Answer: Not viewed. We know that they receive foreign funds! They are a creation of the West and we know that. But our people in general are not purchasable. We have a proud people who fought for their liberation, who are principled and no amount of money will alter what thousands of their children perished for during the liberation war.

We are our own political liberators so shall we be our own economic liberators. The world is not made of the West. Actually they constitute a very small part of the world. The world is Africa; the world is the entire Asia, including China; the world is the entire membership of the Non Aligned Movement (NAM) and therefore the world is on our side.
Question: The resources?

Answer: We are very ready, very prepared. We have never gone begging like others who only came in yesterday. We know that those who stood by us during the liberation struggle will continue to stand by us during this period of attempts to implement regime change.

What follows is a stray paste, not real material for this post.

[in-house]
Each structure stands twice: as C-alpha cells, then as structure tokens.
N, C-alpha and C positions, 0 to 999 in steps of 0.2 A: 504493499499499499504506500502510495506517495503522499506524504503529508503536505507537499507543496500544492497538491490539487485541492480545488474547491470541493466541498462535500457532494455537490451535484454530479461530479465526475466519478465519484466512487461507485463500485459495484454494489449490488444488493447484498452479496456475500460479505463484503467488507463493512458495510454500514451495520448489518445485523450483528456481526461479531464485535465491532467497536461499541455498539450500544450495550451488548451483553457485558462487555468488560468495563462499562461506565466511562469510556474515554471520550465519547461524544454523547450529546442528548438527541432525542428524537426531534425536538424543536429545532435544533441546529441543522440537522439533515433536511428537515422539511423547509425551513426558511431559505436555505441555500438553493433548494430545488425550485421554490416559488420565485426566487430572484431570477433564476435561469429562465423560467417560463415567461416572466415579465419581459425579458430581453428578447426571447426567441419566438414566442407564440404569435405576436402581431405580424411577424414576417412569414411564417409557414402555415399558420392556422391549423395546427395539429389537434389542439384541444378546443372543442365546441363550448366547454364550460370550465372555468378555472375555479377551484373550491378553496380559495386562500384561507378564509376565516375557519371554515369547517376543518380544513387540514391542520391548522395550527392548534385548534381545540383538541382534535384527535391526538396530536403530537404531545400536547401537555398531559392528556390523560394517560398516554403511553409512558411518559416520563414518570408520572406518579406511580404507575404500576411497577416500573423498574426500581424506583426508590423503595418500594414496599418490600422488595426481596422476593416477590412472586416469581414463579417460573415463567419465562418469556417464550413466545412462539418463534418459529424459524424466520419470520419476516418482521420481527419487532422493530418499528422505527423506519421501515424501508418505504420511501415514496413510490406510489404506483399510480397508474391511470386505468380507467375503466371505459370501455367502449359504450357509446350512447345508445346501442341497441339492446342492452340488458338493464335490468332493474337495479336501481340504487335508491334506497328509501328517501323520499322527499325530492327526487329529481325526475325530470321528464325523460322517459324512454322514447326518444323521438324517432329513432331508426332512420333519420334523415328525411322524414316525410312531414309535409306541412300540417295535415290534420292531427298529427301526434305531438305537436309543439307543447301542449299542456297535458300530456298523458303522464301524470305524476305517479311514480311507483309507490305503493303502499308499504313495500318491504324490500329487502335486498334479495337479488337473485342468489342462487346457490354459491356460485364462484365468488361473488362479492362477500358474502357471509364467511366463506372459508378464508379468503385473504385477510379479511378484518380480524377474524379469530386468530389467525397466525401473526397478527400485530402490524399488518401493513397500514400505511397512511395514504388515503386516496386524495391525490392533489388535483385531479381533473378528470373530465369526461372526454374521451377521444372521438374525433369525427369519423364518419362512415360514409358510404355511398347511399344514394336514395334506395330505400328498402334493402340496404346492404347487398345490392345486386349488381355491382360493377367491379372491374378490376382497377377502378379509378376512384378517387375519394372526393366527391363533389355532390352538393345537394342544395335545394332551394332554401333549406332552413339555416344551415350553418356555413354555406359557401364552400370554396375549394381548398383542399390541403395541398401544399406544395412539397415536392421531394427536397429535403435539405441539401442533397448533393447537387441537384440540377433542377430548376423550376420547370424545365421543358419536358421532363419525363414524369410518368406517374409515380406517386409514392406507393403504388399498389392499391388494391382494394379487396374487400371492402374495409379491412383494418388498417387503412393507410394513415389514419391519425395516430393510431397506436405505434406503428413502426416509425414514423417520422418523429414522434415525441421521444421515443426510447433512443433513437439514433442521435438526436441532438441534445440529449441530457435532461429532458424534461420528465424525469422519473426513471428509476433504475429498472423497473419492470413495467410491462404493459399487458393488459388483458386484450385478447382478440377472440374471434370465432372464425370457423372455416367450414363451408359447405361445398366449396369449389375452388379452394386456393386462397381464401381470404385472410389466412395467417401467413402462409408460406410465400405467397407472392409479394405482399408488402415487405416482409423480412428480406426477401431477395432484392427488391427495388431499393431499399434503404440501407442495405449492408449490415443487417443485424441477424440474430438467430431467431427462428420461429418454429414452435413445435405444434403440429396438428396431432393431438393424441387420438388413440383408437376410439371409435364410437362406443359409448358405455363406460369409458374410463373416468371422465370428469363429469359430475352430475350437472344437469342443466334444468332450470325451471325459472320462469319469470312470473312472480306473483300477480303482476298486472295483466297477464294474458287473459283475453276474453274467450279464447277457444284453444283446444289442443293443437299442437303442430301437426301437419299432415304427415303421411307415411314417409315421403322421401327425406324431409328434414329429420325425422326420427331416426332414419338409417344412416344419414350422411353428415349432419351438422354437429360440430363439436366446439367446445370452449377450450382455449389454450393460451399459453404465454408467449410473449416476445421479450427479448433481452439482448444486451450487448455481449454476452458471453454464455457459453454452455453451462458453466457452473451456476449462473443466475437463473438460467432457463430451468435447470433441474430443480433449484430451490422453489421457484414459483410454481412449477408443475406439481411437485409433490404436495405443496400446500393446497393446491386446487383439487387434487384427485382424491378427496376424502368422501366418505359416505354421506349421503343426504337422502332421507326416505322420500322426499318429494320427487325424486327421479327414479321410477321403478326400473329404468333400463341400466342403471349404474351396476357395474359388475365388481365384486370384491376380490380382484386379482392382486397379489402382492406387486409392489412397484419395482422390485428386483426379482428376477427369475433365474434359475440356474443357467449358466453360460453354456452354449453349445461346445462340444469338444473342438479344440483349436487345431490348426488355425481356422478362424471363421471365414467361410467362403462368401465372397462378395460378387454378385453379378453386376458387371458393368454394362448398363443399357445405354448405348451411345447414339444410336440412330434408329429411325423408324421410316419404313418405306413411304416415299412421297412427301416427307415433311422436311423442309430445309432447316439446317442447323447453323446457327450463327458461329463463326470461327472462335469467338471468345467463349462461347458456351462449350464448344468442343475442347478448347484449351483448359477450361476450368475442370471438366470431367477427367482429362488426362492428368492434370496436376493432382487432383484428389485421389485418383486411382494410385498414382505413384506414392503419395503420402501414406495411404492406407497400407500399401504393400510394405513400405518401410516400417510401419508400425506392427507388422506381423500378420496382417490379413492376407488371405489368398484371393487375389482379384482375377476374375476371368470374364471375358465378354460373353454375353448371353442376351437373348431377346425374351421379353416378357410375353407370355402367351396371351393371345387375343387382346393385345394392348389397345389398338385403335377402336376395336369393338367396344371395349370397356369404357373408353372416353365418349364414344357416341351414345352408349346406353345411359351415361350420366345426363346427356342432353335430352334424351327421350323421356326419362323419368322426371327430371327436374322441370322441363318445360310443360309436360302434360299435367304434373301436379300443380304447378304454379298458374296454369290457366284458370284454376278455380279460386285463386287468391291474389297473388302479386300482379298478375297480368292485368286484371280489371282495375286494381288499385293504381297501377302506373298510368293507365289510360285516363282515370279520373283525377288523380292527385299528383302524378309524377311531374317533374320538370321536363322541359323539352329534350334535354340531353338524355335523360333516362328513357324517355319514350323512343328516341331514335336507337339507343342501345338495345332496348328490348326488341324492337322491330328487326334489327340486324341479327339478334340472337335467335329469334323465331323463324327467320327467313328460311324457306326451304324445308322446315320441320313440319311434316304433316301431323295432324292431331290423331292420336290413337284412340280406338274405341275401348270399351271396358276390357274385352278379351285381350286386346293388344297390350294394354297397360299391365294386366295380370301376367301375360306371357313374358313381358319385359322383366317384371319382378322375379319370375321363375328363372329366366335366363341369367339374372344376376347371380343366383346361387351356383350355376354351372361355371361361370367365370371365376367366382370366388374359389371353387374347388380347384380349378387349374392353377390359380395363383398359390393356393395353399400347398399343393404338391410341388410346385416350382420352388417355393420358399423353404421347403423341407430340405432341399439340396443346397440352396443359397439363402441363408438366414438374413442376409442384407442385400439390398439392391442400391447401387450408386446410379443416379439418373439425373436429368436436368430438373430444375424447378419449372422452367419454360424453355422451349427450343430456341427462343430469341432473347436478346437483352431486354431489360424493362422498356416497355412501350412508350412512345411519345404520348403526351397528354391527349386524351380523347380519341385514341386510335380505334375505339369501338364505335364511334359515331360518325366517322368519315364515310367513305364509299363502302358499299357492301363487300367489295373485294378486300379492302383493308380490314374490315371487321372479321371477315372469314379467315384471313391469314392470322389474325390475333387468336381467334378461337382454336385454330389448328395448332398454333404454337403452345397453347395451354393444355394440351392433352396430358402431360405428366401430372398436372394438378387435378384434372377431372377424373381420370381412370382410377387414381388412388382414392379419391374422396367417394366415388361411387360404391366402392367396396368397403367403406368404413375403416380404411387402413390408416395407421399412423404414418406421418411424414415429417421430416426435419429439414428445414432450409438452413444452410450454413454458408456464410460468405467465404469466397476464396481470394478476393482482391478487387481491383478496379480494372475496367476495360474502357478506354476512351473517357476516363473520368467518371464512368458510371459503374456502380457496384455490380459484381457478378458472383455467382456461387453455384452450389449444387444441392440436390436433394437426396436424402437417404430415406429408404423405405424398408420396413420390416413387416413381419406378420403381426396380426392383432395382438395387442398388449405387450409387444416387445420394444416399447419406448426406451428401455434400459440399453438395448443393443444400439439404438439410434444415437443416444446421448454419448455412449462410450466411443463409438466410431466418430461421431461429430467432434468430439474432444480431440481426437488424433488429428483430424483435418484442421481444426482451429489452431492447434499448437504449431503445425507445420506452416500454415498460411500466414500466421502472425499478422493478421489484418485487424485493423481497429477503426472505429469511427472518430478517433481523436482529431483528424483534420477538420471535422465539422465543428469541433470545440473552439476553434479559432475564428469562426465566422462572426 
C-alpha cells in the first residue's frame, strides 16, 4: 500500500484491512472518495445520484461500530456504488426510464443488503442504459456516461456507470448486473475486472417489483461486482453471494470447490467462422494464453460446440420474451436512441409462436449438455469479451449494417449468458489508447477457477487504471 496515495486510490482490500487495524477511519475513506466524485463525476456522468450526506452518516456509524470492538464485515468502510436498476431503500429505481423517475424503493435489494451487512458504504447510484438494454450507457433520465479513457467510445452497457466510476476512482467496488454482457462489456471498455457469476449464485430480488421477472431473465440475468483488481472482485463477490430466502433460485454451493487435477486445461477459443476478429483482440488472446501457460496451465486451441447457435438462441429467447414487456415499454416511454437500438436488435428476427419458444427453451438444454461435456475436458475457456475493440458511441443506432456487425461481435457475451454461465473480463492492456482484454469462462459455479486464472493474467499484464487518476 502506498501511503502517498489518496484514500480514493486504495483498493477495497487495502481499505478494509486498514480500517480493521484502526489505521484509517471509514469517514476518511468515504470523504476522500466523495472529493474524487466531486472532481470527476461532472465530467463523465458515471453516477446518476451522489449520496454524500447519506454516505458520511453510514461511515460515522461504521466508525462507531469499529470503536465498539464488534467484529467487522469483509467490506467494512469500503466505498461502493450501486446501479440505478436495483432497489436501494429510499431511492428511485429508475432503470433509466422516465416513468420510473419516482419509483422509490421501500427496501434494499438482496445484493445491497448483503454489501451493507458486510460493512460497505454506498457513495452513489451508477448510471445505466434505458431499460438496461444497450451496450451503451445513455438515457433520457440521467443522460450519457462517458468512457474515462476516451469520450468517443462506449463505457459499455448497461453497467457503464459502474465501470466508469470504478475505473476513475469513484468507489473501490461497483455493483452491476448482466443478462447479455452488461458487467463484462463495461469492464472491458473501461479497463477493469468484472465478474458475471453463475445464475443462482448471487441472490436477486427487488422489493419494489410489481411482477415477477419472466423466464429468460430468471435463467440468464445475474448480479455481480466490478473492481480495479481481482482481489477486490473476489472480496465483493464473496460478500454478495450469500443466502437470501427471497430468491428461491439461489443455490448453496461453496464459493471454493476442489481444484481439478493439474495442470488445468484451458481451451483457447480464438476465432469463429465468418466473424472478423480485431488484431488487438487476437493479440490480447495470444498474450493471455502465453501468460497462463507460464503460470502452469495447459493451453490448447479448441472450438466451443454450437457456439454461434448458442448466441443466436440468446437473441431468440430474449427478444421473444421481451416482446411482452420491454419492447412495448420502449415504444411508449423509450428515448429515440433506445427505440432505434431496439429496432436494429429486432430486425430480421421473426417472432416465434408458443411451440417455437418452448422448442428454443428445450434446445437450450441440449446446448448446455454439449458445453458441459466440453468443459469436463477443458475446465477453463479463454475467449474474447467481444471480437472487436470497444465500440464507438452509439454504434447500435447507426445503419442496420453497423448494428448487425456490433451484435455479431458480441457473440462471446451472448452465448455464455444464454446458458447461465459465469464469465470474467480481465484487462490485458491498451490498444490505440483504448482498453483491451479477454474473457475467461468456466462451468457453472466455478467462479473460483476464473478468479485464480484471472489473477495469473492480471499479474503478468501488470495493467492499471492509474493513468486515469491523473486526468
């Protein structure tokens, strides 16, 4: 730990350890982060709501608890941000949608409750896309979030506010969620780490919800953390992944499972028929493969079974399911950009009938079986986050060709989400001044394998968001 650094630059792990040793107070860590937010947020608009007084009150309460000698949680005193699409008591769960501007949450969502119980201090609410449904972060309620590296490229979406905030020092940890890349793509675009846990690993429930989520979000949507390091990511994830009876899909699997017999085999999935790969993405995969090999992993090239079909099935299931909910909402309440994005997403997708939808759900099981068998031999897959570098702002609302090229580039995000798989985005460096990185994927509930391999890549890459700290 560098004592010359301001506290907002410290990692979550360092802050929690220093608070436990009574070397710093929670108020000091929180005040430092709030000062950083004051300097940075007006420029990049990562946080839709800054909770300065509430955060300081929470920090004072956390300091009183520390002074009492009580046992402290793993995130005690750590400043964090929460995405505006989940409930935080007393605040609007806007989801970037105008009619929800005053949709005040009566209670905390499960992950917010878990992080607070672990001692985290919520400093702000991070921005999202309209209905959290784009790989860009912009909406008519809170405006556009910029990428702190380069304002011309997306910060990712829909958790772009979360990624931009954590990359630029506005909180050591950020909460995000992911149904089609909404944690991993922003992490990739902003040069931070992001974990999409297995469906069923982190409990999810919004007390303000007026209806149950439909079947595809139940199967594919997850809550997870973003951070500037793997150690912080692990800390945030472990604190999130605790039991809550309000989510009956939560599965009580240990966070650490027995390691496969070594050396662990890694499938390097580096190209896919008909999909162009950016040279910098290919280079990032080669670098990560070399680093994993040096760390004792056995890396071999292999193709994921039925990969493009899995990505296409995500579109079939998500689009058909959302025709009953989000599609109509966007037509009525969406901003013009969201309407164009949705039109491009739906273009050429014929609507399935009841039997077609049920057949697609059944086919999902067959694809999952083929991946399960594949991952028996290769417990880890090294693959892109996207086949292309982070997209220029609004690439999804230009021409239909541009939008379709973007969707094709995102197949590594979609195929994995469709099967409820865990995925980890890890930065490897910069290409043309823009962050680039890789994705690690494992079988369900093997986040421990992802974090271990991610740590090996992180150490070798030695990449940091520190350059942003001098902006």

Question: In the last election, Zanu-PF mentioned that the Western-imposed economic sanctions on the country gave the MDC-T unfair advantage during election time. There is talk of elections being held next year, yet the sanctions still linger.

Answer: We continue to say sanctions must go. They are illegal. Sadc, Africa, the Non-Aligned Movement say they are illegal they must go. And therefore if three-quarters of the world says so, surely they must go.

You cannot impose sanctions on people just because they have taken what belongs to them. I cannot own land in Britain myself. It’s unheard of. So why should we be an exception and be squatters in our own country when we have all the land we liberated? Some want to call the sanctions “restrictive measures”, a very strange description of what affects our people on a daily basis.

We have no lines of credit as Government, particularly from the West; we have no balance of payments support from the Breton Woods Institutions; our industries have no spare parts because they are aligned to industries in the West.

There has been a massive loss of jobs and to call these developments “restrictive measures” can only be a plural insult to our people.

Question: The Zanu-PF commissariat has been on a countrywide campaign to “rejuvenate” party structures. What does Zanu-PF mean by “rejuvenation” and has this “rejuvenation” been achieved?